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3 Responses

  1. 1. “Calling them socialist when they explicitly reject socialism . . .”

    Do they reject socialism in principle–or merely reject it in its conclusions, that is, in Miller’s vision (however vague)?

    Miller’s socialism reveres a “more egalitarian, rational, just and democratic” society. (In my experience, “rational” means “systematized, orderly” and “just” means “fair” for individuals such as Miller.) Which of these guiding principles do statists today reject? None so far as I can see.

    They are usually pragmatists but at the same time they show some respect for underlying principles, at least giving them a nod of approval. Pragmatism, like religion, must be compromised to be endured. Tara Smith has made this point in her recent article in the Fall 2008 issue of The Objective Standard.

    2. “. . . is not the best way to reason with them.” This raises the question, “What is the best way to reason with them?” Is it possible to reason with pragmatists at all? By definition, no.

    However, I suggest–in the Nov. 9, 2008 post on Making Progress here that the only way to win is to appeal to the few individuals who are rational–that is, not seriously infected with pragmatism or other form of mysticism. The work of doing so will be very hard and very long, but it can succeed–to some extent and in the right circumstances.

  2. Burgess,
    “Do they reject socialism in principle–or merely reject it in its conclusions, that is, in Miller’s vision (however vague)?”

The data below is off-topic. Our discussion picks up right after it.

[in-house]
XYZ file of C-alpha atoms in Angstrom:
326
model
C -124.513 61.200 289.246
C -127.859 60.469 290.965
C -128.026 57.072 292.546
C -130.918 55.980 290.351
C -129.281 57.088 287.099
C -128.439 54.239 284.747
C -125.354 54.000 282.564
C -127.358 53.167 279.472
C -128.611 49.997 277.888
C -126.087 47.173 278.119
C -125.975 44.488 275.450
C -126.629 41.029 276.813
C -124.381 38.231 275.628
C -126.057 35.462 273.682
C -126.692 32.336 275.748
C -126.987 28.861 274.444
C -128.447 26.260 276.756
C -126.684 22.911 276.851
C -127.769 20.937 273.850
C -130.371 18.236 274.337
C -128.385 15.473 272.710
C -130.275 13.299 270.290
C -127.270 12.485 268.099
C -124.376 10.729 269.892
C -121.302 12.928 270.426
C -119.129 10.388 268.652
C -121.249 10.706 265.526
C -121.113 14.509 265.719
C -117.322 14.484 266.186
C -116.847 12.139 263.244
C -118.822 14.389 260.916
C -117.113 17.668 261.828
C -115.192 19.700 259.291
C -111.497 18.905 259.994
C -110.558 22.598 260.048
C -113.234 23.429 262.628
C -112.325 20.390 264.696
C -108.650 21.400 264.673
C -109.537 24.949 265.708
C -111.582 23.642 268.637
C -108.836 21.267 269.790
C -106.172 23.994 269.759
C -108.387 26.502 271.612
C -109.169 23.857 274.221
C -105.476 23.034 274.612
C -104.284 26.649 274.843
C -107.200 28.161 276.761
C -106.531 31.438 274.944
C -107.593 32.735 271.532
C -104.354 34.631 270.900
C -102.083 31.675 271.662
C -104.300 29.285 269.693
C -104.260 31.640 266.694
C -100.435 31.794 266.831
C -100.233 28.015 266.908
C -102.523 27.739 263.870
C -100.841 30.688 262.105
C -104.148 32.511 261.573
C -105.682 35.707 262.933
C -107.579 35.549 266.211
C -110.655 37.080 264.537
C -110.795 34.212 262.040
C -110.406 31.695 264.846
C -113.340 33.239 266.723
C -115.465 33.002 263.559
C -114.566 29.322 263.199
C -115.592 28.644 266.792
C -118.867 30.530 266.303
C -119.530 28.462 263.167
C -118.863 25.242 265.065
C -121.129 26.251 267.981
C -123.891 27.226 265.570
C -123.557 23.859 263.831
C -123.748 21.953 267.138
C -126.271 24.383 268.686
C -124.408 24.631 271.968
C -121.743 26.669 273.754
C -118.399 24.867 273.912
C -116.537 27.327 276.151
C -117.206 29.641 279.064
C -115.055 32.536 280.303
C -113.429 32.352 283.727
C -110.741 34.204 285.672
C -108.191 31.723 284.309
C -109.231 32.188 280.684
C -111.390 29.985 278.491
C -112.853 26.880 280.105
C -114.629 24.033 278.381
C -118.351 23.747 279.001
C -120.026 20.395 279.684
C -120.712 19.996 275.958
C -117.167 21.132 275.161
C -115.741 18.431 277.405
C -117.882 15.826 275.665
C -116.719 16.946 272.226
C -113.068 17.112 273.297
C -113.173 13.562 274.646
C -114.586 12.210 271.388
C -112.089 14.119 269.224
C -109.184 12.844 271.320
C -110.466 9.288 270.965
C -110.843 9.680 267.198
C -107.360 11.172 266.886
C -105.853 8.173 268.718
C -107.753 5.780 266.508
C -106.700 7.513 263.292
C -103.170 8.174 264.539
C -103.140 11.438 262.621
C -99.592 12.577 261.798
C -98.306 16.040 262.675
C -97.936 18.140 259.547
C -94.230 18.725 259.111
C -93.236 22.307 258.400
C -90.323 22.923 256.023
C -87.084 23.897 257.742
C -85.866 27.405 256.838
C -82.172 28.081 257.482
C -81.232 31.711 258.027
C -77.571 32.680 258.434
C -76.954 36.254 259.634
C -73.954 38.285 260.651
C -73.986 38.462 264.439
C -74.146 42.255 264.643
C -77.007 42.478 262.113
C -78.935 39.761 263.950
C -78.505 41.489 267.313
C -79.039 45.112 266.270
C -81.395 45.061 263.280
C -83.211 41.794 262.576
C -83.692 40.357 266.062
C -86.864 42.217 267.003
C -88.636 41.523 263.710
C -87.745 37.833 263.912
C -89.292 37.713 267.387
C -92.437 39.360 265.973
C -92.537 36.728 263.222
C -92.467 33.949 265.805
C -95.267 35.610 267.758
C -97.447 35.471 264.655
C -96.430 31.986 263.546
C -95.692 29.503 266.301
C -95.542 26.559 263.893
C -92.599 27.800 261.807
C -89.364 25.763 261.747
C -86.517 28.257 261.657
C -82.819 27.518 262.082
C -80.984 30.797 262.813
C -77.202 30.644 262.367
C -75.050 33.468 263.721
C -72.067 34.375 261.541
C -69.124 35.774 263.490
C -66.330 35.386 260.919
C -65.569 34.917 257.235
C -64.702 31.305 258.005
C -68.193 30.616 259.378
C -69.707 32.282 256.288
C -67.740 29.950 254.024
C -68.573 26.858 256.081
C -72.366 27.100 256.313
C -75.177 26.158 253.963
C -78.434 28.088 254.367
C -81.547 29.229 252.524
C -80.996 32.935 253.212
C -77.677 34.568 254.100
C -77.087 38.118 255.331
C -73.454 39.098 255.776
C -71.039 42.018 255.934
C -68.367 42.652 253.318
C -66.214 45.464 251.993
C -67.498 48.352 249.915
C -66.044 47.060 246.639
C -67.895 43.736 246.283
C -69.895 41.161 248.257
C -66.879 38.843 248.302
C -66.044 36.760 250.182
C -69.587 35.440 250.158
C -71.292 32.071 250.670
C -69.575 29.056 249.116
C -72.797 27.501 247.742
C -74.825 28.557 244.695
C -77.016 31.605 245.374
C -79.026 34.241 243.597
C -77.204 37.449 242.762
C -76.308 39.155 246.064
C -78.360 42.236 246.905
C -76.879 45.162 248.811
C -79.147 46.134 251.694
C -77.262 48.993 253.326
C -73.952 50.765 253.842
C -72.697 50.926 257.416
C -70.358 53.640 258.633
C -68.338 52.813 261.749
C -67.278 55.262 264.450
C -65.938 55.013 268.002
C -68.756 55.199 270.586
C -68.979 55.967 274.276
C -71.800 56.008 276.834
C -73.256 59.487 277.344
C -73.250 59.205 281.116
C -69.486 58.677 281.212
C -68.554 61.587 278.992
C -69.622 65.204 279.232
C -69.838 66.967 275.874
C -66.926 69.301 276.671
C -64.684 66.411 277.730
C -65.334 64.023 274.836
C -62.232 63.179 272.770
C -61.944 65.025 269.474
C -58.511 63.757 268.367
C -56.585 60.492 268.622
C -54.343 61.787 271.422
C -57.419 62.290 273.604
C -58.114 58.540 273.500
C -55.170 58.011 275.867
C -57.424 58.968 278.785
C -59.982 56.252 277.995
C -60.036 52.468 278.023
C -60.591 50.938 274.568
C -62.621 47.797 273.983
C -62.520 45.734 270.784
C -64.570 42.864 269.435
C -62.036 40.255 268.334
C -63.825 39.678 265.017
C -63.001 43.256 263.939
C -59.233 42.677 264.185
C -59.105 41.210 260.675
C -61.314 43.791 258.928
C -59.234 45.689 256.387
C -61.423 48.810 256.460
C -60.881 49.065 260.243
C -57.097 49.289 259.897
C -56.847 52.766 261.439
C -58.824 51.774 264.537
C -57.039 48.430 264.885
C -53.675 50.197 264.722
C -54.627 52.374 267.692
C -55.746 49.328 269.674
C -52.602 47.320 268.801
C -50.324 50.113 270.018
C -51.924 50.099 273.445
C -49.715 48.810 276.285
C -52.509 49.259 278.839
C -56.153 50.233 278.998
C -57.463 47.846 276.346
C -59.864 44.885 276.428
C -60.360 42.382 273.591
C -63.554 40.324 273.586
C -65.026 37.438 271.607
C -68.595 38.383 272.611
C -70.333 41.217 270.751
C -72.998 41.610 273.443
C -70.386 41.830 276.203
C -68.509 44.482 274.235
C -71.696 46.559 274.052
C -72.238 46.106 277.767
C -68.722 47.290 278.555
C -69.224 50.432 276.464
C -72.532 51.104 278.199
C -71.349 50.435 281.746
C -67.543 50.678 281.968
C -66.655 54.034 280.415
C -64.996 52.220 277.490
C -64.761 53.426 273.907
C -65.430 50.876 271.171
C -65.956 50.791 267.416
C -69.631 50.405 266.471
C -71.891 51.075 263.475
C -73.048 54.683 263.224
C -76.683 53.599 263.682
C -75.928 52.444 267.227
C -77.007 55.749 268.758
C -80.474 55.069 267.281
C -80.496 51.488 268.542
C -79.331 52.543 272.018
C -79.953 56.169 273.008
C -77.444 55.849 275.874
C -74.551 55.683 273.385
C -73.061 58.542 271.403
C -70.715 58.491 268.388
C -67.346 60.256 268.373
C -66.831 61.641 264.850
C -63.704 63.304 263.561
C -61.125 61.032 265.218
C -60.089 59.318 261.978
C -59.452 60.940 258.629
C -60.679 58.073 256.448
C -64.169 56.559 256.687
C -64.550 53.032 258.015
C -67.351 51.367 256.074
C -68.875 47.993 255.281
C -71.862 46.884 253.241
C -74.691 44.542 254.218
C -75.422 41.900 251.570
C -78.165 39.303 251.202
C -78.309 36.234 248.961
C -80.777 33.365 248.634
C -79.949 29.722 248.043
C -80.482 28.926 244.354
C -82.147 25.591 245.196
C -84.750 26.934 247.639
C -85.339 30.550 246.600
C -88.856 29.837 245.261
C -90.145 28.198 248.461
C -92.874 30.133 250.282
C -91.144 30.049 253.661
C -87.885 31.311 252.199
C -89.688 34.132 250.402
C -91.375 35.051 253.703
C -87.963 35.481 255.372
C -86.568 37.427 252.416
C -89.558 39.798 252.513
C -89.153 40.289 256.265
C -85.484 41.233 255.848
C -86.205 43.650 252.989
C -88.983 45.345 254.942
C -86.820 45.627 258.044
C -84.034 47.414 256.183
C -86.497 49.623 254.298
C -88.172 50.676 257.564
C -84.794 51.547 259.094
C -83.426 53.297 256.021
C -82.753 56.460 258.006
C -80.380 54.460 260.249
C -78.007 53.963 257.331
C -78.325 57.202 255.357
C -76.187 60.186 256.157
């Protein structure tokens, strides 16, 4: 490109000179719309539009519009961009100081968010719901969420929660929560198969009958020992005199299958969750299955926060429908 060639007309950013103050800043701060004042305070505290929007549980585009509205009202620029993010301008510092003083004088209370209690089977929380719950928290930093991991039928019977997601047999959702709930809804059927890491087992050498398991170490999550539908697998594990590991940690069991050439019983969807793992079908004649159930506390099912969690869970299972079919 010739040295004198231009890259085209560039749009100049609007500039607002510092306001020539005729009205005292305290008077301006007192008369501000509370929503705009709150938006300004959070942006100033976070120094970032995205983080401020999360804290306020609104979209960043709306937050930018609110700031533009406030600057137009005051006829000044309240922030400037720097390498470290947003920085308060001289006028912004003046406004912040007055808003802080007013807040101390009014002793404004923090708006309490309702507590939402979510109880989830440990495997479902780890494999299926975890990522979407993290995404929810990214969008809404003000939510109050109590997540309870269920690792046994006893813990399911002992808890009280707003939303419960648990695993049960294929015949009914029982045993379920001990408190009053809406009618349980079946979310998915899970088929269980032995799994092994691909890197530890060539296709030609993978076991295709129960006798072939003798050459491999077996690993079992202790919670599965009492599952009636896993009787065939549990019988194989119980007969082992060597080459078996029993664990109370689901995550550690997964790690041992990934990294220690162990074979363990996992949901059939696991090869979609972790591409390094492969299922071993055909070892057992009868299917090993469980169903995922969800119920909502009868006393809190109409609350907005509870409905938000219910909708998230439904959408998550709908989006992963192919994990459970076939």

and
    “Is it possible to reason with pragmatists at all? By definition, no.”

    In my experience, most people reject socialism merely in its conclusions, not in principle, mainly because they do not think in terms of principles at all. But I dont see people as being pragmatic in the sense of rejecting principles on principle. They reject principles because they don’t think principles work. In fact they have grown up with a lot of evidence that moral principles do not work in practice (altruism being the only morality they have known). The fact that they accept altruism makes them a threat. But accepting altruism inconsistently is not as bad a moral failure as accepting it consistently. Someone who practices altruism but shrinks away from its ultimate consequences can still be reached. Someone who accepts the consequences cannot. I have argued with some success with people who hold statist ideas by default. I don’t think they can be called socialist.

  3. […] Worldviews and the world American Chronicle has an interview with Jason Miller. In answer to the question “What is that (sic) you consider your purpose on Earth to be?” he says: It’s multi-faceted and complex, but if I distill it to its essence and put it succinctly, my primary purpose on Earth is to strive for two causes … […]